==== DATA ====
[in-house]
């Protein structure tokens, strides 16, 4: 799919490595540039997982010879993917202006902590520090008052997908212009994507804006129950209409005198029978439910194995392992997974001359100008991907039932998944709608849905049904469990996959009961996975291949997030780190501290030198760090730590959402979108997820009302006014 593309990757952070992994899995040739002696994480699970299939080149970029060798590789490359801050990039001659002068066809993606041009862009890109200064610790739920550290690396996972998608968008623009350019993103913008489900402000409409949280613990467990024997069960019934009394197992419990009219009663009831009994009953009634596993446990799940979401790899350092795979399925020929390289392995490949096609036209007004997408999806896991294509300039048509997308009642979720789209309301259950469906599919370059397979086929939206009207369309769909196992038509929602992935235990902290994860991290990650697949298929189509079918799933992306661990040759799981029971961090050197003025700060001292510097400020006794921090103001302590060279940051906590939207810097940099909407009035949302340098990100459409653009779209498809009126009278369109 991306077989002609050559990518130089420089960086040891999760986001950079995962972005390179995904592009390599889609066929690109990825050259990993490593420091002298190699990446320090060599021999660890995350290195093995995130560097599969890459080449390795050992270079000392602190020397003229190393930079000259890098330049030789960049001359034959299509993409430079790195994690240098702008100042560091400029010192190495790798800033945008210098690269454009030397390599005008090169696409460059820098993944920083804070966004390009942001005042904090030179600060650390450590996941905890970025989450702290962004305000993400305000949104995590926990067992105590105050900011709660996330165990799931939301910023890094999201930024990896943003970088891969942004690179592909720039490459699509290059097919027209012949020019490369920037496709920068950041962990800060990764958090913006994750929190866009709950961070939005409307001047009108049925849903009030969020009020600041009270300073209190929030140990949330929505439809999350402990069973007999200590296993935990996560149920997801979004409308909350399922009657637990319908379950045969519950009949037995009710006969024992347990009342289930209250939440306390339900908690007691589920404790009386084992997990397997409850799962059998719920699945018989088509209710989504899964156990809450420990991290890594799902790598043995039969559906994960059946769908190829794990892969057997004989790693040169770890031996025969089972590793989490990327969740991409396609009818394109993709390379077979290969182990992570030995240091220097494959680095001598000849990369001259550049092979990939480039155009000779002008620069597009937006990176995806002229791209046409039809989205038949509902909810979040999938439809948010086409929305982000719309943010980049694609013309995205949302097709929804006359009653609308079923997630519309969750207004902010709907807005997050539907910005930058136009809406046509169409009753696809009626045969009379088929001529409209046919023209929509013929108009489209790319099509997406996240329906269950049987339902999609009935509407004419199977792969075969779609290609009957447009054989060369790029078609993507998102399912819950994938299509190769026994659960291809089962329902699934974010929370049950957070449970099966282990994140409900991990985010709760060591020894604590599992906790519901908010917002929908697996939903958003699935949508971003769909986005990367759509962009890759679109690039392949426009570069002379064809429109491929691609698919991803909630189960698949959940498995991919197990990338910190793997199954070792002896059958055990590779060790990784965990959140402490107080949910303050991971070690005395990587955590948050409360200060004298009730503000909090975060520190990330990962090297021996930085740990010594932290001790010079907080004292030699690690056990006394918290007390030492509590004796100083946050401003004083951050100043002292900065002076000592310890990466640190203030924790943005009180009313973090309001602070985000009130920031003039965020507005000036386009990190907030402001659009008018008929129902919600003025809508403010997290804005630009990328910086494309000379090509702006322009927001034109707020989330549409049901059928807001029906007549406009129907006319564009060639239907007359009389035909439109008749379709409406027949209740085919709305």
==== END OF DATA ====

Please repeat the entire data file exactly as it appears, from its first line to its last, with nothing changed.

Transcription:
[in-house]
């Protein structure tokens, strides 16, 4: 799919490595540039997982010879993917202006902590520090008052997908212009994507804006129950209409005198029978439910194995392992997974001359100008991907039932998944709608849905049904469990996959009961996975291949997030780190501290030198760090730590959402979108997820009302006014 593309990757952070992994899995040739002696994480699970299939080149970029060798590789490359801050990039001659002068066809993606041009862009890109200064610790739920550290690396996972998608968008623009350019993103913008489900402000409409949280613990467990024997069960019934009394197992419990009219009663009831009994009953009634596993446990799940979401790899350092795979399925020929390289392995490949096609036209007004997408999806896991294509300039048509997308009642979720789209309301259950469906599919370059397979086929939206009207369309769909196992038509929602992935235990902290994860991290990650697949298929189509079918799933992306661990040759799981029971961090050197003025700060001292510097400020006794921090103001302590060279940051906590939207810097940099909407009035949302340098990100459409653009779209498809009126009278369109 991306077989002609050559990518130089420089960086040891999760986001950079995962972005390179995904592009390599889609066929690109990825050259990993490593420091002298190699990446320090060599021999660890995350290195093995995130560097599969890459080449390795050992270079000392602190020397003229190393930079000259890098330049030789960049001359034959299509993409430079790195994690240098702008100042560091400029010192190495790798800033945008210098690269454009030397390599005008090169696409460059820098993944920083804070966004390009942001005042904090030179600060650390450590996941905890970025989450702290962004305000993400305000949104995590926990067992105590105050900011709660996330165990799931939301910023890094999201930024990896943003970088891969942004690179592909720039490459699509290059097919027209012949020019490369920037496709920068950041962990800060990764958090913006994750929190866009709950961070939005409307001047009108049925849903009030969020009020600041009270300073209190929030140990949330929505439809999350402990069973007999200590296993935990996560149920997801979004409308909350399922009657637990319908379950045969519950009949037995009710006969024992347990009342289930209250939440306390339900908690007691589920404790009386084992997990397997409850799962059998719920699945018989088509209710989504899964156990809450420990991290890594799902790598043995039969559906994960059946769908190829794990892969057997004989790693040169770890031996025969089972590793989490990327969740991409396609009818394109993709390379077979290969182990992570030995240091220097494959680095001598000849990369001259550049092979990939480039155009000779002008620069597009937006990176995806002229791209046409039809989205038949509902909810979040999938439809948010086409929305982000719309943010980049694609013309995205949302097709929804006359009653609308079923997630519309969750207004902010709907807005997050539907910005930058136009809406046509169409009753696809009626045969009379088929001529409209046919023209929509013929108009489209790319099509997406996240329906269950049987339902999609009935509407004419199977792969075969779609290609009957447009054989060369790029078609993507998102399912819950994938299509190769026994659960291809089962329902699934974010929370049950957070449970099966282990994140409900991990985010709760060591020894604590599992906790519901908010917002929908697996939903958003699935949508971003769909986005990367759509962009890759679109690039392949426009570069002379064809429109491929691609698919991803909630189960698949959940498995991919197990990338910190793997199954070792002896059958055990590779060790990784965990959140402490107080949910303050991971070690005395990587955590948050409360200060004298009730503000909090975060520190990330990962090297021996930085740990010594932290001790010079907080004292030699690690056990006394918290007390030492509590004796100083946050401003004083951050100043002292900065002076000592310890990466640190203030924790943005009180009313973090309001602070985000009130920031003039965020507005000036386009990190907030402001659009008018008929129902919600003025809508403010997290804005630009990328910086494309000379090509702006322009927001034109707020989330549409049901059928807001029906007549406009129907006319564009060639239907007359009389035909439109008749379709409406027949209740085919709305």